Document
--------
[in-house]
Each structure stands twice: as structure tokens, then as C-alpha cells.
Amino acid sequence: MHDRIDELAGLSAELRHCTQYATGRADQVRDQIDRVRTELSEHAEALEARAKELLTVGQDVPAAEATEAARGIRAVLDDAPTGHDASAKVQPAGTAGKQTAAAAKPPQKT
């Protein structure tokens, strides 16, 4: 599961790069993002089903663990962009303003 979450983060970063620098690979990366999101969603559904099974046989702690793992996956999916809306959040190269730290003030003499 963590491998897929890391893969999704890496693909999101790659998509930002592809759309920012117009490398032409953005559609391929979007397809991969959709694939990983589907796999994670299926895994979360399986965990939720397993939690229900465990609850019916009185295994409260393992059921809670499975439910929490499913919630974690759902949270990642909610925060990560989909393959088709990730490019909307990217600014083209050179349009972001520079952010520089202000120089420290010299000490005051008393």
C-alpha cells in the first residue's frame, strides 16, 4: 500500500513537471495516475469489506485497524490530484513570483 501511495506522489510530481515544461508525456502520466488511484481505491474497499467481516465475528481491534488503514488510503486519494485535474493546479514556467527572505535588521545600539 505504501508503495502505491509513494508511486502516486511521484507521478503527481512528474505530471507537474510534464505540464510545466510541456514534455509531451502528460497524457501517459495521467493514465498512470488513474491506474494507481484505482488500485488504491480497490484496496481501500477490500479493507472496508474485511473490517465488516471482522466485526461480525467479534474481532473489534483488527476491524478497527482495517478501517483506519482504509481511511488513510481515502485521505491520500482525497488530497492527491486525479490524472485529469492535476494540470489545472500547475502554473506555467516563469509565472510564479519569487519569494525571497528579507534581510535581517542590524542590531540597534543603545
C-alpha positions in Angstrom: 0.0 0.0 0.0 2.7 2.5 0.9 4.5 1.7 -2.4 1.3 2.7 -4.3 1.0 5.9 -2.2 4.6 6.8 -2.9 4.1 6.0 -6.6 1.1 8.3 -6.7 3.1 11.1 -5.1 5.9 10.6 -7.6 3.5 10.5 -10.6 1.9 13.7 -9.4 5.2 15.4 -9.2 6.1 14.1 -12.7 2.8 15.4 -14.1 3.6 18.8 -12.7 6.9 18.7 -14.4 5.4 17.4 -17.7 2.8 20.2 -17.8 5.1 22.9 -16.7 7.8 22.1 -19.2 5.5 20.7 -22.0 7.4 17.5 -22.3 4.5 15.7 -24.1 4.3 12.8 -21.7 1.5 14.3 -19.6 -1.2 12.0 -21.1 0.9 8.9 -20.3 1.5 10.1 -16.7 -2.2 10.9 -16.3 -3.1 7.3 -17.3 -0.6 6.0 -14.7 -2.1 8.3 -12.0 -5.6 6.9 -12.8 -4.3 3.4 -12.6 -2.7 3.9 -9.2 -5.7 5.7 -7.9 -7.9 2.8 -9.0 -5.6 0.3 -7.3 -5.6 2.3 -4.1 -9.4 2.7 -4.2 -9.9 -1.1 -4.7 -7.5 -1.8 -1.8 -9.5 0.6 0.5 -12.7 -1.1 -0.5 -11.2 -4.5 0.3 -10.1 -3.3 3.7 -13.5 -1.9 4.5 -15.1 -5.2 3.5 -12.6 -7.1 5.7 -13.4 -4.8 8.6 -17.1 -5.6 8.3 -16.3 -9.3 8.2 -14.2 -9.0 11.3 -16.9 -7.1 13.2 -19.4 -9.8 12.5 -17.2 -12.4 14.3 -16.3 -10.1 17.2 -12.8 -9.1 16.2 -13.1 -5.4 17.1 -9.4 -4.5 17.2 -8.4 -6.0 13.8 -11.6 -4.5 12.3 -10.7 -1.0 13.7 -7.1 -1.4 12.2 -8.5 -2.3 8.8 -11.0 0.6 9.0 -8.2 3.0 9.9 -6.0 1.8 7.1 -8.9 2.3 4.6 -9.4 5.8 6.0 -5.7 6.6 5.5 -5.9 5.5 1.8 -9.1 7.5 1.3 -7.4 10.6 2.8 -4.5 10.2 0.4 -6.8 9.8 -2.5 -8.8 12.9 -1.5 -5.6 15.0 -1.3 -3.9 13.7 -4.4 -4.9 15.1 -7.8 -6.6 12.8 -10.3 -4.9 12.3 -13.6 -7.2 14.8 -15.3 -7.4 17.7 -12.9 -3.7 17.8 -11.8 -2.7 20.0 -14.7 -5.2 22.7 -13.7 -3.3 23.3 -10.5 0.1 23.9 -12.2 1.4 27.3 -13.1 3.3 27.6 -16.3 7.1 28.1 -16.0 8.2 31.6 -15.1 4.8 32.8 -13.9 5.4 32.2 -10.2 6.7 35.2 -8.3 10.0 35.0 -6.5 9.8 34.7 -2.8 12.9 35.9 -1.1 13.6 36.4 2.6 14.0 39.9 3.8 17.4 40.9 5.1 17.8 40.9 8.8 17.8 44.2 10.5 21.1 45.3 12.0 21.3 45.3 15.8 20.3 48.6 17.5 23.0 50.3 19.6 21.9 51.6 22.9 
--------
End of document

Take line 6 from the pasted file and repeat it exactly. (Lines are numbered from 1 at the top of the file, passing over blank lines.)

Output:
C-alpha positions in Angstrom: 0.0 0.0 0.0 2.7 2.5 0.9 4.5 1.7 -2.4 1.3 2.7 -4.3 1.0 5.9 -2.2 4.6 6.8 -2.9 4.1 6.0 -6.6 1.1 8.3 -6.7 3.1 11.1 -5.1 5.9 10.6 -7.6 3.5 10.5 -10.6 1.9 13.7 -9.4 5.2 15.4 -9.2 6.1 14.1 -12.7 2.8 15.4 -14.1 3.6 18.8 -12.7 6.9 18.7 -14.4 5.4 17.4 -17.7 2.8 20.2 -17.8 5.1 22.9 -16.7 7.8 22.1 -19.2 5.5 20.7 -22.0 7.4 17.5 -22.3 4.5 15.7 -24.1 4.3 12.8 -21.7 1.5 14.3 -19.6 -1.2 12.0 -21.1 0.9 8.9 -20.3 1.5 10.1 -16.7 -2.2 10.9 -16.3 -3.1 7.3 -17.3 -0.6 6.0 -14.7 -2.1 8.3 -12.0 -5.6 6.9 -12.8 -4.3 3.4 -12.6 -2.7 3.9 -9.2 -5.7 5.7 -7.9 -7.9 2.8 -9.0 -5.6 0.3 -7.3 -5.6 2.3 -4.1 -9.4 2.7 -4.2 -9.9 -1.1 -4.7 -7.5 -1.8 -1.8 -9.5 0.6 0.5 -12.7 -1.1 -0.5 -11.2 -4.5 0.3 -10.1 -3.3 3.7 -13.5 -1.9 4.5 -15.1 -5.2 3.5 -12.6 -7.1 5.7 -13.4 -4.8 8.6 -17.1 -5.6 8.3 -16.3 -9.3 8.2 -14.2 -9.0 11.3 -16.9 -7.1 13.2 -19.4 -9.8 12.5 -17.2 -12.4 14.3 -16.3 -10.1 17.2 -12.8 -9.1 16.2 -13.1 -5.4 17.1 -9.4 -4.5 17.2 -8.4 -6.0 13.8 -11.6 -4.5 12.3 -10.7 -1.0 13.7 -7.1 -1.4 12.2 -8.5 -2.3 8.8 -11.0 0.6 9.0 -8.2 3.0 9.9 -6.0 1.8 7.1 -8.9 2.3 4.6 -9.4 5.8 6.0 -5.7 6.6 5.5 -5.9 5.5 1.8 -9.1 7.5 1.3 -7.4 10.6 2.8 -4.5 10.2 0.4 -6.8 9.8 -2.5 -8.8 12.9 -1.5 -5.6 15.0 -1.3 -3.9 13.7 -4.4 -4.9 15.1 -7.8 -6.6 12.8 -10.3 -4.9 12.3 -13.6 -7.2 14.8 -15.3 -7.4 17.7 -12.9 -3.7 17.8 -11.8 -2.7 20.0 -14.7 -5.2 22.7 -13.7 -3.3 23.3 -10.5 0.1 23.9 -12.2 1.4 27.3 -13.1 3.3 27.6 -16.3 7.1 28.1 -16.0 8.2 31.6 -15.1 4.8 32.8 -13.9 5.4 32.2 -10.2 6.7 35.2 -8.3 10.0 35.0 -6.5 9.8 34.7 -2.8 12.9 35.9 -1.1 13.6 36.4 2.6 14.0 39.9 3.8 17.4 40.9 5.1 17.8 40.9 8.8 17.8 44.2 10.5 21.1 45.3 12.0 21.3 45.3 15.8 20.3 48.6 17.5 23.0 50.3 19.6 21.9 51.6 22.9 